A Journey into the World of Science: Students Explore the Victorian Centre for Functional Genomics

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Phenomics Australia node, the Victorian Centre for Functional Genomics (VCFG), at Peter Mac, host Year 11 biology students.

On Wednesday, May 17 the VCFG hosted 26 year 11 Biology students and their teachers from McKinnon Secondary College in Melbourne’s south east. This was the first time a student group has toured the Peter Mac Research Division since the pandemic and an important event in the student’s learning as the pandemic restricted work experience opportunities.

The students were hosted by A/Prof Kaylene Simpson, head of the VCFG. Upon navigating the COVID entry requirements and admiring the building’s grand architecture from the ground floor the students were ushered to the lecture theatre. 

Dr Erika Cretney, Head of Research and Education provided a terrific overview of Peter Mac operations, research, and clinical activities; Ms Vicky Tan who is due to submit her PhD in a couple of months discussed her career path from being a research assistant to deciding to undertake a PhD and how she uses zebrafish as a model in the lab of Dr Andrew Cox to study the molecular pathways associated with liver injury. Dr Jamie Kuzich, a practicing clinical haematologist who provides cutting edge CART cell therapy to patients discussed his burning curiosity and dissatisfaction with seeing patients become resistant or relapse following treatment. He is halfway through his PhD in Prof Mark Dawson’s laboratory using cutting-edge CRISPR screening and single-cell barcode lineage tracing to understand cellular responses to treatment. Kaylene outlined a broad range of career paths that are open to scientists and the group discussed the importance of loving what you learn and being open to change and opportunity.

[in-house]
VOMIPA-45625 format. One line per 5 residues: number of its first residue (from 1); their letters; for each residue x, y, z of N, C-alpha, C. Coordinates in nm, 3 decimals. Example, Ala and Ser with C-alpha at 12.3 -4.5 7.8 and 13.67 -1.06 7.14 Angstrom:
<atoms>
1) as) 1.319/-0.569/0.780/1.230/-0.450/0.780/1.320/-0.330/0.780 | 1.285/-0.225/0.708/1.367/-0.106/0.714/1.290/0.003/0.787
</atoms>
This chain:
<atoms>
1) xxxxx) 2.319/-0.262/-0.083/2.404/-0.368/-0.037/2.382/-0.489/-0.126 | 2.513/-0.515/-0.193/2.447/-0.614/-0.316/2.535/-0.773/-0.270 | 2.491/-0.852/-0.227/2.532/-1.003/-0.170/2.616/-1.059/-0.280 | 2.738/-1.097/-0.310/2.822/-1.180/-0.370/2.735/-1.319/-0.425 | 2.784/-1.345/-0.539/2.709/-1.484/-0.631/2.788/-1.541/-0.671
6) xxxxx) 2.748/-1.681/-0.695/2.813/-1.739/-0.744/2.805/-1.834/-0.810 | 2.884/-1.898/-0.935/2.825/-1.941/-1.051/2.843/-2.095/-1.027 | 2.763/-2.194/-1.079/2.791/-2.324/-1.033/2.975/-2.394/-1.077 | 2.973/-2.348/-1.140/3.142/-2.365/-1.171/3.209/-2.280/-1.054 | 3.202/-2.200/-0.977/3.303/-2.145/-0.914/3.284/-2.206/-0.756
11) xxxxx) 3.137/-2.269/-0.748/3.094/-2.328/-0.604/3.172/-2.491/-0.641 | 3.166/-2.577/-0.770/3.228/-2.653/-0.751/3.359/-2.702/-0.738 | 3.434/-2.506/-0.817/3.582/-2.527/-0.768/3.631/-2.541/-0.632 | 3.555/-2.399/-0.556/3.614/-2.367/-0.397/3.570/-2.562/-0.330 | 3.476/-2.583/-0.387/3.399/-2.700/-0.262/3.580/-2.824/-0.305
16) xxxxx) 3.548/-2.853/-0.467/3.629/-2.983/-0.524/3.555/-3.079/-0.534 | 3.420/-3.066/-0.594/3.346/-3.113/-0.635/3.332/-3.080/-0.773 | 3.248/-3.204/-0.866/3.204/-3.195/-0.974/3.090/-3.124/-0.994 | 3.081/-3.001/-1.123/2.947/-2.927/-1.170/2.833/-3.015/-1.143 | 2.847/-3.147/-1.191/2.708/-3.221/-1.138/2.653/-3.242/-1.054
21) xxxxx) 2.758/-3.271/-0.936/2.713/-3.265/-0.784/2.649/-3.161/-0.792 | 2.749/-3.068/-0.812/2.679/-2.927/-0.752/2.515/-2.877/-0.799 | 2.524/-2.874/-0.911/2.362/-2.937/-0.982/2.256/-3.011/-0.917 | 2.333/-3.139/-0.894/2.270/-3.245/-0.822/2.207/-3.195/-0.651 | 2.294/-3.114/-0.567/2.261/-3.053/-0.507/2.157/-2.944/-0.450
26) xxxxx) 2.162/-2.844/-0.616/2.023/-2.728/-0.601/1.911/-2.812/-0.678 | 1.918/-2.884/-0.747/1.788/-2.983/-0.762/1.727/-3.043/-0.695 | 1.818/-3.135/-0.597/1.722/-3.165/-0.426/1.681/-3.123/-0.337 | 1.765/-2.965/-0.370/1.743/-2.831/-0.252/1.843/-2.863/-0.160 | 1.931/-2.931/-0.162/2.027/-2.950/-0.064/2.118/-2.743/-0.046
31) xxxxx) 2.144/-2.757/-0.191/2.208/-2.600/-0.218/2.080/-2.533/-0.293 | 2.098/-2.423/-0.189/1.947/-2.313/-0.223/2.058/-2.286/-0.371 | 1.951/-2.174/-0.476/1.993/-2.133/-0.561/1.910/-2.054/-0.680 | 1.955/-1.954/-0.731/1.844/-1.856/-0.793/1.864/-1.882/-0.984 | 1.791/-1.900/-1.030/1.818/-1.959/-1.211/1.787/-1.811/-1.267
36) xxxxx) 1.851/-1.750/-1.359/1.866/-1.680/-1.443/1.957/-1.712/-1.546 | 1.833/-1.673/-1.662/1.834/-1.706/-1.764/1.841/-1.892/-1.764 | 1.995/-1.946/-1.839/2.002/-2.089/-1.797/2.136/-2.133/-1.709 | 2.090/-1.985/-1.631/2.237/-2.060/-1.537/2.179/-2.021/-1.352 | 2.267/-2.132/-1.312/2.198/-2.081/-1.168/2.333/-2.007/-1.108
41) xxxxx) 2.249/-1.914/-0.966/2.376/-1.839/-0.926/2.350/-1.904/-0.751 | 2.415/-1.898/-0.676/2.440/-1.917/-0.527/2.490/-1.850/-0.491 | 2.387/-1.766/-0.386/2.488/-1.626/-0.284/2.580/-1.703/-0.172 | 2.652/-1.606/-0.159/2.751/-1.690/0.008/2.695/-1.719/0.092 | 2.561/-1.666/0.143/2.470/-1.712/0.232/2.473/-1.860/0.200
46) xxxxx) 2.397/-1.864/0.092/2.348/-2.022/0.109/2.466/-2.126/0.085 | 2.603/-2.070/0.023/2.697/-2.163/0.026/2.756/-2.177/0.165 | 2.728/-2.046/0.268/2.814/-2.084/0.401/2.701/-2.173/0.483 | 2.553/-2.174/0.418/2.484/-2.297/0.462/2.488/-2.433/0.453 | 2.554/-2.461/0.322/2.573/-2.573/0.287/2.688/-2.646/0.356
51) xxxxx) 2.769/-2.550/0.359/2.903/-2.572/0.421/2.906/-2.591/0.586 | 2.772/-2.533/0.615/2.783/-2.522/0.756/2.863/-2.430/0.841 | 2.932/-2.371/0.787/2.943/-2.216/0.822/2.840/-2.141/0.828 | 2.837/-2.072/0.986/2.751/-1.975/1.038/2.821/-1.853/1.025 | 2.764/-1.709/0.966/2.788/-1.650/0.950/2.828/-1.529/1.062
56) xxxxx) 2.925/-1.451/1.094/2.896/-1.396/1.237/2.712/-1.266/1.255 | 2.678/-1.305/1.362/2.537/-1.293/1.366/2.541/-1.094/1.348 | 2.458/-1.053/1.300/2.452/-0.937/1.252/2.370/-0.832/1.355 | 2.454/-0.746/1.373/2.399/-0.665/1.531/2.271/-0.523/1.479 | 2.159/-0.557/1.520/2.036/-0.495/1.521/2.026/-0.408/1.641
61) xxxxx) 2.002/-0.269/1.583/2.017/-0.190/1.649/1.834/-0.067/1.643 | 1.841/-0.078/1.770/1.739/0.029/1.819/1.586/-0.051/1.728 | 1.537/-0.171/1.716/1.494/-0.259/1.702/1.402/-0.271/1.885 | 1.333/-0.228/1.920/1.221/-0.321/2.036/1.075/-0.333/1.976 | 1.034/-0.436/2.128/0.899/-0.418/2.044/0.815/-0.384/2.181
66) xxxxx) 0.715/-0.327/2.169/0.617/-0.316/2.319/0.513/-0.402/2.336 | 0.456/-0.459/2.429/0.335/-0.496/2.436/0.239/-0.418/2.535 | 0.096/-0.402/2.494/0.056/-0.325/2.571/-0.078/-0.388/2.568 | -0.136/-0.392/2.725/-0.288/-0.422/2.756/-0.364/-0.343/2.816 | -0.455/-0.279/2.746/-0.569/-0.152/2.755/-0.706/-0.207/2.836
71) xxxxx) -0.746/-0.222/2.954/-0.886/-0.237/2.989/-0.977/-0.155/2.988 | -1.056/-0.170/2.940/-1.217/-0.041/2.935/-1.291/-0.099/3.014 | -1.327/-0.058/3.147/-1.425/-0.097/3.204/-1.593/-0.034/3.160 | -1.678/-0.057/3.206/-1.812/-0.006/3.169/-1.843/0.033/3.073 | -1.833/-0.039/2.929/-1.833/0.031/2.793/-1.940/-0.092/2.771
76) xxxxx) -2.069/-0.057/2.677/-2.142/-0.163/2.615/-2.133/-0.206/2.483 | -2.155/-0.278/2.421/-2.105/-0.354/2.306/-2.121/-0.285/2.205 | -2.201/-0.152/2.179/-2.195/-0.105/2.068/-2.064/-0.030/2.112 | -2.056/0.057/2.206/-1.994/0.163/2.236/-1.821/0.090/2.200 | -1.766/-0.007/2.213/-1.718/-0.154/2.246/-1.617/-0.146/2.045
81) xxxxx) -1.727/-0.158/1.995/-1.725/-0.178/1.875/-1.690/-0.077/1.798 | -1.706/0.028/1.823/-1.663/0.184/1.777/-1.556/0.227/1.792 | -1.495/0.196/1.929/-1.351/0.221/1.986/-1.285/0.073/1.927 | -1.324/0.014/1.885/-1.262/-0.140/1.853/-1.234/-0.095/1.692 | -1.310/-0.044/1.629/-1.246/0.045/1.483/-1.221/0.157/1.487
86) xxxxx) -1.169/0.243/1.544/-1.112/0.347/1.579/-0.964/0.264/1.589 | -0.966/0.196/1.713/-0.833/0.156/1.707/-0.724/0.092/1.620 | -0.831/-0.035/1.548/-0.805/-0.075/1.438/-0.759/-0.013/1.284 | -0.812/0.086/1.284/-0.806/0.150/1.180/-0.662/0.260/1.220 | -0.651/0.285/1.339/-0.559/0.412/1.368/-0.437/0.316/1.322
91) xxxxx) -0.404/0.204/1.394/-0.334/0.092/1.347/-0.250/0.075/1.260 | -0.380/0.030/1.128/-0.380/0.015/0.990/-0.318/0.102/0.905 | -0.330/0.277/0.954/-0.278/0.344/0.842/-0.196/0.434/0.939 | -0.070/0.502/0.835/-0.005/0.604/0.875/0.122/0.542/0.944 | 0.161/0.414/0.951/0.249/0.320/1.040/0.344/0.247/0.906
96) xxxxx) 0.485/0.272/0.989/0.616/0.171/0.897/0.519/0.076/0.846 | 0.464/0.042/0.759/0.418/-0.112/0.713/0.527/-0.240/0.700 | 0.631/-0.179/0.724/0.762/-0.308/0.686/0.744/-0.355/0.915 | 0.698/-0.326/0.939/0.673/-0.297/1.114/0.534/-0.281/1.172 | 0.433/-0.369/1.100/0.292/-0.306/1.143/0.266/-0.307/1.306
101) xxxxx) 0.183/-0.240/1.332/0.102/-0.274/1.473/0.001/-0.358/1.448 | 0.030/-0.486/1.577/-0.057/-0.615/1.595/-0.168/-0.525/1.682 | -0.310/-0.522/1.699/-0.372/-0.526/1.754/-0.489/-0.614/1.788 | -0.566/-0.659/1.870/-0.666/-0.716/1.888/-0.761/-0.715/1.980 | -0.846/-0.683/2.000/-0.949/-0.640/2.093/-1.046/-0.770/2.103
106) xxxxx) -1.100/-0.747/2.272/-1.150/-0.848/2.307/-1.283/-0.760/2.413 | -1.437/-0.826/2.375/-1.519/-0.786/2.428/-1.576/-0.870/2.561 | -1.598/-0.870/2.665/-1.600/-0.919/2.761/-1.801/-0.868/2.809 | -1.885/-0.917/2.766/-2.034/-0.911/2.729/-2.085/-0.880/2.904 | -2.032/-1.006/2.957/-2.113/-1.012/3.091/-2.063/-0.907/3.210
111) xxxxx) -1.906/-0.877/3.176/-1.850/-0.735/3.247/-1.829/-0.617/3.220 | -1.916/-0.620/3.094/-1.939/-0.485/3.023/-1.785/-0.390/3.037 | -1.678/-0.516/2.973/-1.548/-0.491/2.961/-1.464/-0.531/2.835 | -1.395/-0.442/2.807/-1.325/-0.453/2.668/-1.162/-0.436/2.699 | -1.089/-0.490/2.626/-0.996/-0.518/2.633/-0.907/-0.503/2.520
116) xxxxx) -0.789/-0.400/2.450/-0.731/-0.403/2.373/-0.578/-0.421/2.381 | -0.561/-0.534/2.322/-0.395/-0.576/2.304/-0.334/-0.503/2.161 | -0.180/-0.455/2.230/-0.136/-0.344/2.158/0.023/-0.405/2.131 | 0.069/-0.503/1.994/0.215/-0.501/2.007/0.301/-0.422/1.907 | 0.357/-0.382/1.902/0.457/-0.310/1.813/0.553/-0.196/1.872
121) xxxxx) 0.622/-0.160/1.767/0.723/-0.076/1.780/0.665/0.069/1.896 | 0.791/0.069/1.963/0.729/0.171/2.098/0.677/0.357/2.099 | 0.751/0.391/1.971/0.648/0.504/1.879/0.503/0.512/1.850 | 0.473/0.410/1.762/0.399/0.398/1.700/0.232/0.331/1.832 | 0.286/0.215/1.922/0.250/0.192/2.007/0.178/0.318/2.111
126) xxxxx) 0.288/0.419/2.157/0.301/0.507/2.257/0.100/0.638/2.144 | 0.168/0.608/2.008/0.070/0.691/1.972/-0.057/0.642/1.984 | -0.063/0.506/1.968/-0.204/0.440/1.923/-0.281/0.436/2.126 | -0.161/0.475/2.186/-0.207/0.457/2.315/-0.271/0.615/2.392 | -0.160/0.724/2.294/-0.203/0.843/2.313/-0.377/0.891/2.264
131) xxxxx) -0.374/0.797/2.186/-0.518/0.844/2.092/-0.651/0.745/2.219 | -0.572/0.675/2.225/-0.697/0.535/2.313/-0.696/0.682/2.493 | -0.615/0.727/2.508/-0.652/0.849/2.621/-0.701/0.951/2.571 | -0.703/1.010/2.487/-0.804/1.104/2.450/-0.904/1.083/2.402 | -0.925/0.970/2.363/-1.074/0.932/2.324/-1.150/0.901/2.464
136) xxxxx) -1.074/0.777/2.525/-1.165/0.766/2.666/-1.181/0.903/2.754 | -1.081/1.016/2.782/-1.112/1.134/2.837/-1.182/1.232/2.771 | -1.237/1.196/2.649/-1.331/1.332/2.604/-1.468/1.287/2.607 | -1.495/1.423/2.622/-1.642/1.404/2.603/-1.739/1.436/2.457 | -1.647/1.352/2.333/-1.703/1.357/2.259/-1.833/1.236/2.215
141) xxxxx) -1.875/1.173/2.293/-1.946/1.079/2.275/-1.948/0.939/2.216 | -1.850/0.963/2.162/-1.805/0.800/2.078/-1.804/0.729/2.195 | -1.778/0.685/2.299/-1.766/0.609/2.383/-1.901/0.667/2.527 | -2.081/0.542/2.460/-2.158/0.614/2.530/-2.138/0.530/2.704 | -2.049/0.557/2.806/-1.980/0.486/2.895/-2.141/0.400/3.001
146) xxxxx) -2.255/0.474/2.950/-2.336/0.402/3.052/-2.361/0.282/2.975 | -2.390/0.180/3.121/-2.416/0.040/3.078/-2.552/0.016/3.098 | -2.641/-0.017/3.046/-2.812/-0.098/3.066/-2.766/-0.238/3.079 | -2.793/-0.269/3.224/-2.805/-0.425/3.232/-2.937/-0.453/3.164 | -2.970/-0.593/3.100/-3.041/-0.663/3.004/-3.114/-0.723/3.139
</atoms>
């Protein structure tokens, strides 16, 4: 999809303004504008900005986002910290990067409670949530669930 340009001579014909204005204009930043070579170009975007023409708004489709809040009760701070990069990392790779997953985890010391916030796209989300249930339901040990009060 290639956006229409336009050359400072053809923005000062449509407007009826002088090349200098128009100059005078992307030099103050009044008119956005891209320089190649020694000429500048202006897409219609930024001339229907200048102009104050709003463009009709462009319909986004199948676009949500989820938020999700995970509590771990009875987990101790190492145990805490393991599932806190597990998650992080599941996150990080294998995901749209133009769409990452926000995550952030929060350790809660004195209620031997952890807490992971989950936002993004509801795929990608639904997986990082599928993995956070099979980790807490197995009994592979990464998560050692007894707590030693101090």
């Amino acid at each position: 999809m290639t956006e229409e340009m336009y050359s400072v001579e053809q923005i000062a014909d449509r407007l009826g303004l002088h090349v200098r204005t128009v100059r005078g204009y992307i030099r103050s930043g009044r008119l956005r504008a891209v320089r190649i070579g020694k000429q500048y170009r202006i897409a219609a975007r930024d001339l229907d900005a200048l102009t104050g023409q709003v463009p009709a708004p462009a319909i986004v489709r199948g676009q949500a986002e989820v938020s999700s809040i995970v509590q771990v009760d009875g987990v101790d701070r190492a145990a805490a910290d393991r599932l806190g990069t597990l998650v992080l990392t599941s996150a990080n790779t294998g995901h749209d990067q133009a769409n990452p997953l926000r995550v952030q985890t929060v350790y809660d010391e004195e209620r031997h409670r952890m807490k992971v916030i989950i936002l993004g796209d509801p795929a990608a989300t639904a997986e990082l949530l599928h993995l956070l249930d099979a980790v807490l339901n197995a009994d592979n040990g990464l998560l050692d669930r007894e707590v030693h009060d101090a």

The class then split into 2 groups and spent time in the VCFG where they practiced pipetting some ‘blue’ water, watching the robotics in action, seeing live breast cancer cells, and watching the high content imager capture multi-channel fluorescence of cells perturbed by drugs. Down on level 8 in the Centre for Advanced Histology and Microscopy, Metta Jana showed their sophisticated range of instruments, and in the Flow Core, Eva Orlowski-Oliver demonstrated multi-channel cell sorting. The students left a little overawed at the scale of operations and the cost of the instruments!

The VCFG provides a collaborative and innovative partnership. Primarily operates a ‘researcher driven, staff assisted’ model working with researchers each step of the way, through assay development, optimisation, transfection and analysis. This partnership begins with a discussion with A/Prof Kaylene Simpson followed by embedding into the laboratory, training on instruments and performing experiments alongside us until project completion. Comprehensive user guides and associated instrument guides are provided. All data generated remains the intellectual property of the researcher. Importantly, each project is customised to the specific biological question, helping drive the project to the best screen outcome possible.

The VCFG is headed by A/Prof Kaylene Simpson and a team of highly experienced research team. A/Prof Kaylene Simpson can be contacted on kaylene.simpson@petermac.org.

Through the Victorian Centre for Functional Genomics (VCFG) at the Peter MacCallum Cancer Centre, the Harry Perkins Institute of Medical Research (Perkins), and most recently through the ANU Centre for Therapeutic Discovery (ACTD, The John Curtin School of Medical Research, ANU) Monash University, and at the University of Adelaide (in partnership with SAHMRI), Phenomics Australia Functional Genomics and High-throughput screening services enable biomedical researchers Australia-wide with the ability to perform novel discovery-based screens using multiple platforms. 

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